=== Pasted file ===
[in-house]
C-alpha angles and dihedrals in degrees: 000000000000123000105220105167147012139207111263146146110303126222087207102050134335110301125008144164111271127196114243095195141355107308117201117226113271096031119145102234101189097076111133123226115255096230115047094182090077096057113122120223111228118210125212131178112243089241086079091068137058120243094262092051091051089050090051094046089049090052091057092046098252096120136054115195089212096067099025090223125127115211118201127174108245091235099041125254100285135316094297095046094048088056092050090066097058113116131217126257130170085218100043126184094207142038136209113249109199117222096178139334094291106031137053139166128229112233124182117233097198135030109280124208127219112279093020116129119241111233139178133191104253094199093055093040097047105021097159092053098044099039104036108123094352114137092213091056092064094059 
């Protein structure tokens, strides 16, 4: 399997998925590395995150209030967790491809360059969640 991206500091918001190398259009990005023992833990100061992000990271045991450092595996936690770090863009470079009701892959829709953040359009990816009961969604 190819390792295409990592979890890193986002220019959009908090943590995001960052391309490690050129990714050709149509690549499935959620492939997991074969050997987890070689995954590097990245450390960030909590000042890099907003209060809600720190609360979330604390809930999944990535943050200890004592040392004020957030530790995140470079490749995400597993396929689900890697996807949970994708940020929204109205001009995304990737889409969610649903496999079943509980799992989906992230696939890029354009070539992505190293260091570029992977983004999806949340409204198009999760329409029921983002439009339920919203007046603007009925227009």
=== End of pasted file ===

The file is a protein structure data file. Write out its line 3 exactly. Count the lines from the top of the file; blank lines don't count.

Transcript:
């Protein structure tokens, strides 16, 4: 399997998925590395995150209030967790491809360059969640 991206500091918001190398259009990005023992833990100061992000990271045991450092595996936690770090863009470079009701892959829709953040359009990816009961969604 190819390792295409990592979890890193986002220019959009908090943590995001960052391309490690050129990714050709149509690549499935959620492939997991074969050997987890070689995954590097990245450390960030909590000042890099907003209060809600720190609360979330604390809930999944990535943050200890004592040392004020957030530790995140470079490749995400597993396929689900890697996807949970994708940020929204109205001009995304990737889409969610649903496999079943509980799992989906992230696939890029354009070539992505190293260091570029992977983004999806949340409204198009999760329409029921983002439009339920919203007046603007009925227009």